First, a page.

Stina's picksA point in the right direction
Before you read my column, I say flip to page 7. That’s where Mary Ann Enloe’s review of “La Cage aux Folles” lives, and it’s lovely. I use that word too much, but I can’t help it when it’s needed. Hearing about the excitement that surrounds this play — a musical that director Steve Lloyd never thought he’d do in Waynesville — makes me smile to myself. I don’t know how you feel about drag queens or gay parents (or even musicals, for that matter), but Haywood County seems to be embracing all of it with this show. To me, it makes sense, as people around here know good singing and dancing when they see and hear it.
Anyway, “La Cage” continues Thursdays through Sundays, all the way through July 29. In contrast, below are some things that are happening this week — and only this week.
Happy b-day, Blue Ridge
I know it’s fun to be in a beefy book house like Barnes and Noble, but I think there is no substitute for the intimacy and comfort of a quaint, independently run bookstore. Luckily for Blue Ridge Books, many people around here feel the same. The little store and coffee shop is celebrating its fifth year in business this Friday, Saturday and Sunday, July 13 to 15, with deals, music and book signings. My personal recommendation is to listen to the local players in The Chris Minick Trio at 6:30 p.m. Saturday and catch a reading by local author Kathryn Magendie at 3 p.m. Sunday. Even if you can’t make either of those, I say at least stop by and say hello to Jo and Allison. In addition to just being nice folks, they’re offering 13 percent off their books (in honor of opening up on Friday the 13th, all those years ago). For more info, call Blue Ridge Books, located at 152 S. Main St., in Waynesville, at 456-6000, or visit www.blueridgebooksnc.com.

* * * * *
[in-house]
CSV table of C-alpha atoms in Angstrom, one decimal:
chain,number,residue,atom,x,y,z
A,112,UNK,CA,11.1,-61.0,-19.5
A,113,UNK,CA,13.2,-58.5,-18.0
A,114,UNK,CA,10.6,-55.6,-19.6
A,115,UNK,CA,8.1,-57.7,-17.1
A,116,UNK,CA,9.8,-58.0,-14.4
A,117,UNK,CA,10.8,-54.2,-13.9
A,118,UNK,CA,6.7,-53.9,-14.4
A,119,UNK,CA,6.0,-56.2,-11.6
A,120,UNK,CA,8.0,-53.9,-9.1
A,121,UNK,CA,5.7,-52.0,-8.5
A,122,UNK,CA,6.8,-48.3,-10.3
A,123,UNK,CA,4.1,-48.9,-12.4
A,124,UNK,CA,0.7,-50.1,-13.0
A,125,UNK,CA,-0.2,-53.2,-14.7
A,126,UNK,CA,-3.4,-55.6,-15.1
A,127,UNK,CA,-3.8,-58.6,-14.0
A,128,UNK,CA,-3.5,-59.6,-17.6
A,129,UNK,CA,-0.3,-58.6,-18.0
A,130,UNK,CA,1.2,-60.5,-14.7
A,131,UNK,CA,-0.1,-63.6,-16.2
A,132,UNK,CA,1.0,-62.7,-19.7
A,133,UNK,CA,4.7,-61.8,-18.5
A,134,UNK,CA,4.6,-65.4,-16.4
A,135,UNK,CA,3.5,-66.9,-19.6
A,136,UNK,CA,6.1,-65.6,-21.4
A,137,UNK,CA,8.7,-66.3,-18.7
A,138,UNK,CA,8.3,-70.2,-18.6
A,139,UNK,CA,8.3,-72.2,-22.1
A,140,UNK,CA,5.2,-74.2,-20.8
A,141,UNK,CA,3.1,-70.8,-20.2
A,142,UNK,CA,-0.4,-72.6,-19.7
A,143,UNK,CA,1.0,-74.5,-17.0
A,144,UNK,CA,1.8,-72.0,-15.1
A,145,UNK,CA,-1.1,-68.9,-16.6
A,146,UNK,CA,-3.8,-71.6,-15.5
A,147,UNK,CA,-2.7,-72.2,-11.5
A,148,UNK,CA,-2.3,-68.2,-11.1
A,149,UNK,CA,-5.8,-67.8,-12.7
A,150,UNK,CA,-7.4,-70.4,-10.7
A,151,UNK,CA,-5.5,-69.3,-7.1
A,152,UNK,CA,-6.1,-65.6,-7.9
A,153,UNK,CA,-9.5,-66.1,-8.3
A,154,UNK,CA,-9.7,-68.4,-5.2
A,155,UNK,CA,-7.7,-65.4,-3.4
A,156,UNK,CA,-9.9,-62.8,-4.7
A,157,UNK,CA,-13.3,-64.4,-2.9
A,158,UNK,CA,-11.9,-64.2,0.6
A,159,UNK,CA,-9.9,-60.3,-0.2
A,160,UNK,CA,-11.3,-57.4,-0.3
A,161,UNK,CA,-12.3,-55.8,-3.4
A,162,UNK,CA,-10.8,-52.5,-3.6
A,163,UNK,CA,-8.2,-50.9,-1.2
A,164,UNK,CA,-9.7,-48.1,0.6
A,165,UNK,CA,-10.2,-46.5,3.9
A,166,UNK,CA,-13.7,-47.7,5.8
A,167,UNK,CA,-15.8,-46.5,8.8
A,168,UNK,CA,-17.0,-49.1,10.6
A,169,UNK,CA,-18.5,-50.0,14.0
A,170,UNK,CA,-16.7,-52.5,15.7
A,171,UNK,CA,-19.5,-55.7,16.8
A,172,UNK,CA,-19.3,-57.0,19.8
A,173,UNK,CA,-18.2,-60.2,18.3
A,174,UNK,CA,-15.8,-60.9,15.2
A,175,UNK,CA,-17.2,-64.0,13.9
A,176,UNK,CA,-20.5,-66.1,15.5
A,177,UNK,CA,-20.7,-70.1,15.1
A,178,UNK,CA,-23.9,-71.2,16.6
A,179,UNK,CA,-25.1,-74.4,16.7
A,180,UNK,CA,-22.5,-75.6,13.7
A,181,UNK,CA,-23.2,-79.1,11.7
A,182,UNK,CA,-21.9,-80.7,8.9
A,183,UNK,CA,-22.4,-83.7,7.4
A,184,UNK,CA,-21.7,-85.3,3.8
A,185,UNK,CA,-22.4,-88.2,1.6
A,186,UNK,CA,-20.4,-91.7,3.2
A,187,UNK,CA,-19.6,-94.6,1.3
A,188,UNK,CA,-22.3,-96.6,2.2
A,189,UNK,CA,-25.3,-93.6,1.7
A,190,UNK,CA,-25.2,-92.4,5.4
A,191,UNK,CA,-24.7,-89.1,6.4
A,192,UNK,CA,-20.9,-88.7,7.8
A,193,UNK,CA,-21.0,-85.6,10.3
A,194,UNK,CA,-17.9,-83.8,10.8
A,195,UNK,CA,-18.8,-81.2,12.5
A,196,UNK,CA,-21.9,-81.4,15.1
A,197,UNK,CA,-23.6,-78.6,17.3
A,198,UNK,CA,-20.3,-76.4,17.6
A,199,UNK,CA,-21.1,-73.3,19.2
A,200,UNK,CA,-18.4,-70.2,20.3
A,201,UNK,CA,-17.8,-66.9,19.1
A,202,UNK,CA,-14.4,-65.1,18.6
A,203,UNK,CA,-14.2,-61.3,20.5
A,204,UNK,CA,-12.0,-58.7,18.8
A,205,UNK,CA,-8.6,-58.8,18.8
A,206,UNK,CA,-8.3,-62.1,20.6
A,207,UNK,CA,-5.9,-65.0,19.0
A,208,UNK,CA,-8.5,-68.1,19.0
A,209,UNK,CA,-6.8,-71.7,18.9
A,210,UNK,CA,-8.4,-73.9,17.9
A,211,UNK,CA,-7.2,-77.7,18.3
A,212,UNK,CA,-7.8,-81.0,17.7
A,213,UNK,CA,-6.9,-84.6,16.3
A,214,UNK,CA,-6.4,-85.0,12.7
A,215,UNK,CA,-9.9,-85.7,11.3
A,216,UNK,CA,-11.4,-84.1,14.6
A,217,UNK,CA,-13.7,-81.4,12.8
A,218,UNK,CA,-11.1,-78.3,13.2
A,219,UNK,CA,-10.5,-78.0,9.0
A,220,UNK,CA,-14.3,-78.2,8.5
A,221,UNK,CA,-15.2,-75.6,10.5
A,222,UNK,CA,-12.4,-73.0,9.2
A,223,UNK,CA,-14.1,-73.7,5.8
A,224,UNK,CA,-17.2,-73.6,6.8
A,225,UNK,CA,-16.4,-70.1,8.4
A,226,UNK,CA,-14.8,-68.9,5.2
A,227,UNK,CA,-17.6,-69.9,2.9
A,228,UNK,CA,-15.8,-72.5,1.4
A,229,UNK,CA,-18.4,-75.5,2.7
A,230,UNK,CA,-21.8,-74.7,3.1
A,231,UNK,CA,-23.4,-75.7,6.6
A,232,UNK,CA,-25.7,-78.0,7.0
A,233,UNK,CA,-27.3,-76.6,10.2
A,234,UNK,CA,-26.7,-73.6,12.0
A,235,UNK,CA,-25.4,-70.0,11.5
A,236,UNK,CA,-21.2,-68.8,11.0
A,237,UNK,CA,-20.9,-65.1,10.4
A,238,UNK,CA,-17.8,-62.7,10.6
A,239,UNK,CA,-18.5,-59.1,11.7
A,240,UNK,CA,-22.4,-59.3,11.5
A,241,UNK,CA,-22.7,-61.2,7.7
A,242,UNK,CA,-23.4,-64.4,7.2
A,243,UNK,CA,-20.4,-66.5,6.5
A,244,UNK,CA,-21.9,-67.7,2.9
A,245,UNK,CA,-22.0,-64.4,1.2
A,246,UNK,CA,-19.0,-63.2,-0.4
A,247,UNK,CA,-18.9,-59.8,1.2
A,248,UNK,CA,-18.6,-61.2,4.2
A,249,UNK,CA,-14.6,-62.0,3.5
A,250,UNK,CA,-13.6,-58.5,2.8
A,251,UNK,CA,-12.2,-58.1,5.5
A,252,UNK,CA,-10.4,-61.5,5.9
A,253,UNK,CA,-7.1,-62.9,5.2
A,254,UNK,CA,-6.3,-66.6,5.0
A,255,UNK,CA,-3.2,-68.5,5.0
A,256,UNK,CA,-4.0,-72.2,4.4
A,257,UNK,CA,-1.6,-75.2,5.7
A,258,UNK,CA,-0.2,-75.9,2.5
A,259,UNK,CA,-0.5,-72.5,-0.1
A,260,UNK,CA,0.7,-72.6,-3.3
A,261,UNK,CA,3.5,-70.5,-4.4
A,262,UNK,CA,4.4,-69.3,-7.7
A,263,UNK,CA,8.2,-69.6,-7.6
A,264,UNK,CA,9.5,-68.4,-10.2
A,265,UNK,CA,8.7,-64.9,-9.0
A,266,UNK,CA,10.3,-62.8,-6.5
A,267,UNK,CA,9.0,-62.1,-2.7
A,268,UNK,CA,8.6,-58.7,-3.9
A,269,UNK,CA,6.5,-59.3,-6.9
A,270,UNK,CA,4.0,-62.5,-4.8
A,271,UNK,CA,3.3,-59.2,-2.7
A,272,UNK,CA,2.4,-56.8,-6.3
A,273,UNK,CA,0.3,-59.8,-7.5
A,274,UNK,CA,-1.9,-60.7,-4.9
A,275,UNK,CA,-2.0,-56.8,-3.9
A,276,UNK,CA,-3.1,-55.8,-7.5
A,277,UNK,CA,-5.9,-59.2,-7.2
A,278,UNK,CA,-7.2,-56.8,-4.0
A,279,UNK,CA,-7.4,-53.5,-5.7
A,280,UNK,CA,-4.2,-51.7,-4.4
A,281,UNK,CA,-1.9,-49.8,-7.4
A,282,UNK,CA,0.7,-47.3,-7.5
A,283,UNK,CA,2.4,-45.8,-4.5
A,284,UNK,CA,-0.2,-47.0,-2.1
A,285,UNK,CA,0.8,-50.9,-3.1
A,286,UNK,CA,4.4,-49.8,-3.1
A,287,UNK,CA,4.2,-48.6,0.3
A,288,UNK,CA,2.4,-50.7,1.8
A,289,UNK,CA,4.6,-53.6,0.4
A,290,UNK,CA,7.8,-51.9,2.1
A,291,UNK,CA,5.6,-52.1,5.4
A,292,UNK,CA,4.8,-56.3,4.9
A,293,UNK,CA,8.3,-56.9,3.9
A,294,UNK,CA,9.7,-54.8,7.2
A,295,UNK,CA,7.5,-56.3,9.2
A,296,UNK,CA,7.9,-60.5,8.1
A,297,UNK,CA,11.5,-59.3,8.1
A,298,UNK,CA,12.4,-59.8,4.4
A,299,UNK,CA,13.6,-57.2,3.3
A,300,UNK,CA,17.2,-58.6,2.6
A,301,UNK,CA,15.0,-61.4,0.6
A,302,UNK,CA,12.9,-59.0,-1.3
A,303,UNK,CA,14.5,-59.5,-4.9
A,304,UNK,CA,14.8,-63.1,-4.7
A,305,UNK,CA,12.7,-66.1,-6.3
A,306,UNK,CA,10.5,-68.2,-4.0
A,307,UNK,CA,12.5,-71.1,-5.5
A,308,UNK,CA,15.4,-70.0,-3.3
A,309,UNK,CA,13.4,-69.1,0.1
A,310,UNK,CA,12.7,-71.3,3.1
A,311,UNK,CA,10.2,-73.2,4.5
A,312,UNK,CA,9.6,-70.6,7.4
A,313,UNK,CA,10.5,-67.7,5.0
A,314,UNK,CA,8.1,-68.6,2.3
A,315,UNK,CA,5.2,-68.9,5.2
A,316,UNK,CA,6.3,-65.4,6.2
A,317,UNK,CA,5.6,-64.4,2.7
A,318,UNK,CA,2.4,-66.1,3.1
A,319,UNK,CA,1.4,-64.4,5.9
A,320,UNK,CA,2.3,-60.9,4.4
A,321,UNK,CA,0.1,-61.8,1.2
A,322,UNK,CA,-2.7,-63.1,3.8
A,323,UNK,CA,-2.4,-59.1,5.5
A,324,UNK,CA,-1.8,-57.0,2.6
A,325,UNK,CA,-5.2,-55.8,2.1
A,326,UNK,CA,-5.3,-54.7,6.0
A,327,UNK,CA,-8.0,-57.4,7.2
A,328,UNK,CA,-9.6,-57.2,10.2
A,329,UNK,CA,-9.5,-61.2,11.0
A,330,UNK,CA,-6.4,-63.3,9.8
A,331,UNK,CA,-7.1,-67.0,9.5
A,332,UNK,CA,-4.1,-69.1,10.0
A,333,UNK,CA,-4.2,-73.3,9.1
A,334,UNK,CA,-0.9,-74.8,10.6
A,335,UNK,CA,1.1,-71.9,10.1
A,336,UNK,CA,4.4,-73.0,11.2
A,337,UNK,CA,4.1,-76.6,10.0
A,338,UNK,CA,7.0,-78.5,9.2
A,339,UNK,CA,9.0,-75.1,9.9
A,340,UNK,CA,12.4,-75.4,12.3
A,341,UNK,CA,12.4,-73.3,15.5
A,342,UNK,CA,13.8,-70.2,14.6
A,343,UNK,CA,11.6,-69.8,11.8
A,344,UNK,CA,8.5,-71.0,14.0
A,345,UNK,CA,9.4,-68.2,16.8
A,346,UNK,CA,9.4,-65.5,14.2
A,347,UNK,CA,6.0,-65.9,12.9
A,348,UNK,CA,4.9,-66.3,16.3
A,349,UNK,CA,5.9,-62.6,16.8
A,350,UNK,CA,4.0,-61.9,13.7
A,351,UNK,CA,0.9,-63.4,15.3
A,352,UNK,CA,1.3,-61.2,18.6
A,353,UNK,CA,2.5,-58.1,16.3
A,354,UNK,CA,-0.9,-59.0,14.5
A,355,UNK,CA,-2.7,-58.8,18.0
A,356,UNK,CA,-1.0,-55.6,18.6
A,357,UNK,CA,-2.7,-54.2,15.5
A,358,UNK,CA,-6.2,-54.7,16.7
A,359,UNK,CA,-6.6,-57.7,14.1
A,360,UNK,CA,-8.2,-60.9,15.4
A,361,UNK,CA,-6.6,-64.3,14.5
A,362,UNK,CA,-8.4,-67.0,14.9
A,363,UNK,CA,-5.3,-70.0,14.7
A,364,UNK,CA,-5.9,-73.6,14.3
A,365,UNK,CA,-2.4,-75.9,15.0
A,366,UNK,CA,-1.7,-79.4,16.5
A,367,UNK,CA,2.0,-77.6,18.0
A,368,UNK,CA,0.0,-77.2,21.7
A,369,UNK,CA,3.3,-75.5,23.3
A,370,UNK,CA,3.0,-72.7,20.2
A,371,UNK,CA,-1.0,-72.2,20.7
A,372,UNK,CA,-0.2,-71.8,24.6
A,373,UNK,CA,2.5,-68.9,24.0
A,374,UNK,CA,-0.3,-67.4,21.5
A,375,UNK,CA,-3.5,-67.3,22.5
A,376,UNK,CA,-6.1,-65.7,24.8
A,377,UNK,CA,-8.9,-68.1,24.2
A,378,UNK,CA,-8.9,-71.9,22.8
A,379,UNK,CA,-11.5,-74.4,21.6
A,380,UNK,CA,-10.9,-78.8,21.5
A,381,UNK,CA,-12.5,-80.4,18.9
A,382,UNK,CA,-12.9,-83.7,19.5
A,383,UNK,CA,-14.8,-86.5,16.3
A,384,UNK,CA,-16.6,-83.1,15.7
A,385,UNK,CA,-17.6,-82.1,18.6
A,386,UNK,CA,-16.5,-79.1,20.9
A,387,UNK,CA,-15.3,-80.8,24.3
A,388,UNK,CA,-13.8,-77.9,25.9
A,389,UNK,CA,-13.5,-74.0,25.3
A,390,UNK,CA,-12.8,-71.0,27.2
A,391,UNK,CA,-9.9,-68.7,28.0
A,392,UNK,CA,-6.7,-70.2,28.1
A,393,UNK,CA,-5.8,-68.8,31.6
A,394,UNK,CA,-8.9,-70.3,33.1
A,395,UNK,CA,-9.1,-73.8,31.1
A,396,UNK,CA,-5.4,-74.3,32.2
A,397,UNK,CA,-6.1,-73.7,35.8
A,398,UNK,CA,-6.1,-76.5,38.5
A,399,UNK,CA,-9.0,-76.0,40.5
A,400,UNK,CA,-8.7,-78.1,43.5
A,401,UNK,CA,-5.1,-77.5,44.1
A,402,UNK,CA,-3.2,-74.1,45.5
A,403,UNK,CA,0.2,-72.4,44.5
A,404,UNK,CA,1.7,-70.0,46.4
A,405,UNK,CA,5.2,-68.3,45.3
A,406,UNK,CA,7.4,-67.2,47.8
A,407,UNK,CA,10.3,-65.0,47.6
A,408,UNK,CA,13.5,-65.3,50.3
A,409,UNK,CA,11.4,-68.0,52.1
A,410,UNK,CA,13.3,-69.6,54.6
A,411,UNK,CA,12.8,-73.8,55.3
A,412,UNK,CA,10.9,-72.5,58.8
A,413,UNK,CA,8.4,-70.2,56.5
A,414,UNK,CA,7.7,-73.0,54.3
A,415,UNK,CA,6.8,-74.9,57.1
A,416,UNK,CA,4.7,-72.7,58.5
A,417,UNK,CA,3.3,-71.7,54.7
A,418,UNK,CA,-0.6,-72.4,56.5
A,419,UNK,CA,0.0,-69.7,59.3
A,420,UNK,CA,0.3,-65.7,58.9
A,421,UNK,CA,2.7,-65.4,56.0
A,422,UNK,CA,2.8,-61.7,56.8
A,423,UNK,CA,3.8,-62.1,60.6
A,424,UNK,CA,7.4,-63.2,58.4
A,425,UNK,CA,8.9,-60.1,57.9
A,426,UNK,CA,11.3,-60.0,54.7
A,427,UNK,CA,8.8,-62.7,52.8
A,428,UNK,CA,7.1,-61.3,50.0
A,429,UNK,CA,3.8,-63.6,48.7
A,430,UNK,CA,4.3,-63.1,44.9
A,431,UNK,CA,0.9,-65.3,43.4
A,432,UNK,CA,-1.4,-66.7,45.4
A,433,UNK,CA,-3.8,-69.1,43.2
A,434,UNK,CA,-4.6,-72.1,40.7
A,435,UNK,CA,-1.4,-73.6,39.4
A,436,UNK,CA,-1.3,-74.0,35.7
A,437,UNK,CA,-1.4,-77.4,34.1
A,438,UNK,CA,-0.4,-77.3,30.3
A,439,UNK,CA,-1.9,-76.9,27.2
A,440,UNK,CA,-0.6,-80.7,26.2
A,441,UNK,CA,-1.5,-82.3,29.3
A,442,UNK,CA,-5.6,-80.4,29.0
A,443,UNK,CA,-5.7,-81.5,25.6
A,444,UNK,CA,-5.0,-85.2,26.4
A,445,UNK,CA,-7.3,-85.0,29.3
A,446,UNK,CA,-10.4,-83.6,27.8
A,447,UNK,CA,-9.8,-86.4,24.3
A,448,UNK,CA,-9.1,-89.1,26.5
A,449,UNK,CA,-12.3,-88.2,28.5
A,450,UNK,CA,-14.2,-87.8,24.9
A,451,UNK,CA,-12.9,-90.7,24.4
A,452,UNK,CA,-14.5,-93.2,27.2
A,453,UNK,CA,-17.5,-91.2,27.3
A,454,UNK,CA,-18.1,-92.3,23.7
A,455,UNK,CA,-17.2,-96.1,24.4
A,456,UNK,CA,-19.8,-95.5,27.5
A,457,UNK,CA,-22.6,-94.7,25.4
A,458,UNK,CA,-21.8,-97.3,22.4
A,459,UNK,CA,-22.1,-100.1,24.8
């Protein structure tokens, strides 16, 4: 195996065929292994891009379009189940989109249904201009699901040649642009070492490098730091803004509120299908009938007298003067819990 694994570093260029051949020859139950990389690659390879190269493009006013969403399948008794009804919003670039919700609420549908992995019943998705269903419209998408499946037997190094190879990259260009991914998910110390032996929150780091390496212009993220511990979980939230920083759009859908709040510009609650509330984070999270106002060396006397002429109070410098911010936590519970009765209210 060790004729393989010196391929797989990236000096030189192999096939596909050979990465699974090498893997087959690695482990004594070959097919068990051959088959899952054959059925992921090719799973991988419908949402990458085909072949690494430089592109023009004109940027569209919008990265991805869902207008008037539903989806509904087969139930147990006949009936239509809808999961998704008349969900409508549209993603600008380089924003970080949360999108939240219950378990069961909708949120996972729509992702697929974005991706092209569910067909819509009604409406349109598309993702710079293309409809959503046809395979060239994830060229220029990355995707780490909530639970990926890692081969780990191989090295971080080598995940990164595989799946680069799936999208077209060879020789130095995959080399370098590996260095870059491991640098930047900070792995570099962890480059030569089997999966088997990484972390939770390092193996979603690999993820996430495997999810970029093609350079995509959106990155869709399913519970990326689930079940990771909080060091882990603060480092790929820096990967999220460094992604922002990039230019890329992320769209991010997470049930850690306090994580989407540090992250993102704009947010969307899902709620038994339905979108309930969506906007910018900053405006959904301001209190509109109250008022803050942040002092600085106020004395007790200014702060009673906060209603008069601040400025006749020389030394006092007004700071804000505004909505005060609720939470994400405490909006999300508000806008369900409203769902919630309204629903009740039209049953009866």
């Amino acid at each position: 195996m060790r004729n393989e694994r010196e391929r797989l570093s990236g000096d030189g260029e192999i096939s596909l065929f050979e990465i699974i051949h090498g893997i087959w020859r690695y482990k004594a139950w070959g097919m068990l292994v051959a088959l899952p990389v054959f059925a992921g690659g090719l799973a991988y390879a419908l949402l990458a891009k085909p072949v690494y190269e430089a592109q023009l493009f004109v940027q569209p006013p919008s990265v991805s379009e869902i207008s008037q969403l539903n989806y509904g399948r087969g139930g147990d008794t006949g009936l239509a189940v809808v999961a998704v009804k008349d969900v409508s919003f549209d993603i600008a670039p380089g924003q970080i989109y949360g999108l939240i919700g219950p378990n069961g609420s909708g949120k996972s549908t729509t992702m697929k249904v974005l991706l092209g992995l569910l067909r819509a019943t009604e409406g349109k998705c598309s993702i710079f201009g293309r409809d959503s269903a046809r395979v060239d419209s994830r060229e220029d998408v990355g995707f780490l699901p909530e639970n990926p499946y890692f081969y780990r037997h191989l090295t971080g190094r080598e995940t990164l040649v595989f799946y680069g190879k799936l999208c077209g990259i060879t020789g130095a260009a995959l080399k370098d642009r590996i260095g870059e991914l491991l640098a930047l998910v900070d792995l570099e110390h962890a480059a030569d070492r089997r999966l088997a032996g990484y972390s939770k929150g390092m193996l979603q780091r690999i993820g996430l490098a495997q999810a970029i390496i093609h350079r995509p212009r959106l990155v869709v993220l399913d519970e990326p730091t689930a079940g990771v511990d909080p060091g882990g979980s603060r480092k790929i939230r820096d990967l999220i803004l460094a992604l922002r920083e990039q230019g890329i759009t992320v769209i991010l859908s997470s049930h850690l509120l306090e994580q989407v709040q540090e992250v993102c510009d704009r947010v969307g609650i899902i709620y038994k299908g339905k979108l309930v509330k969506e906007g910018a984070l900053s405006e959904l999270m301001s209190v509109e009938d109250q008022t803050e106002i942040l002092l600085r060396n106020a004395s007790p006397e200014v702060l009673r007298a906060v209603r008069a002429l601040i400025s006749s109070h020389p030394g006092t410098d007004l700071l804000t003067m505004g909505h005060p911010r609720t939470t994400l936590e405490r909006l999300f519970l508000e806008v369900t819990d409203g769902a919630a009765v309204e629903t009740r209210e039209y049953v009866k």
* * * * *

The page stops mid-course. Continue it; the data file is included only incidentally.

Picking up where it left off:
Lincoln and friends
Who can get enough of Civil War lore — or local actress Barbara Bates Smith, for that matter? Well, you can get a dose of both at 3 p.m. this Sunday at the Haywood County Public Library in Waynesville, where Bates will perform “Lincolnites,” from a Ron Rash story of the same name. Rash, another regional favorite, based his story on a Union-supporting ancestor of his (mon Dieu!), which Smith has distilled into a narrative, one-person performance. Expect to hear from local poet Michael Beadle and Civil War enthusiast Tim McRee, too. While there, you can also check out the traveling exhibit “Lincoln: The Constitution and the Civil War.” Space is limited, so I say reserve your spot by calling 356-2507.
Songs of freedom
At my hippie college, the marching band was far more famous (and successful) then our football team would ever hope to be. Years after the Marching Lumberjacks have left my life, I still get kind of giddy at the energy and drama of big band music. And what could be more dramatic than a show dedicated to patriotic tunes? At 6:30 p.m. this Sunday, the Haywood Community Band is bringing an evening of America-infused songs to the band’s usual spot in the pavilion adjacent to Maggie Valley Town Hall. Expect everything from a rousing march by John Philip Sousa (who else?) to an ode to the Civil War. A nice Maggie sunset should also be in the cards. Picnic dinners are always encouraged, and there’s never a charge. For more info, call 456-4880 or visit www.haywoodcommunityband.org.
Meet the ‘Snake Man’
Snake handlers don’t have the best of reputations around the South, but Ron Cromer is no charismatic serpent charmer. He’s a herpetologist, which means he makes his living by knowing all there is know about Indiana Jones’ least favorite creepy crawly. Cromer is even bringing a few of his slithering sidekicks to his presentations of “Snakes Alive!” at the Haywood County Public Library in Waynesville this Saturday. He will do two of these informational shows, one at 11 a.m. and one at 2 p.m. At both, Cromer will give the audience a chance to pet and hold his snake buddies. Indie would not be pleased.
For reservations (not required, but encouraged, as only 125 people can be at each performance), call 452-5169, ext. 2511.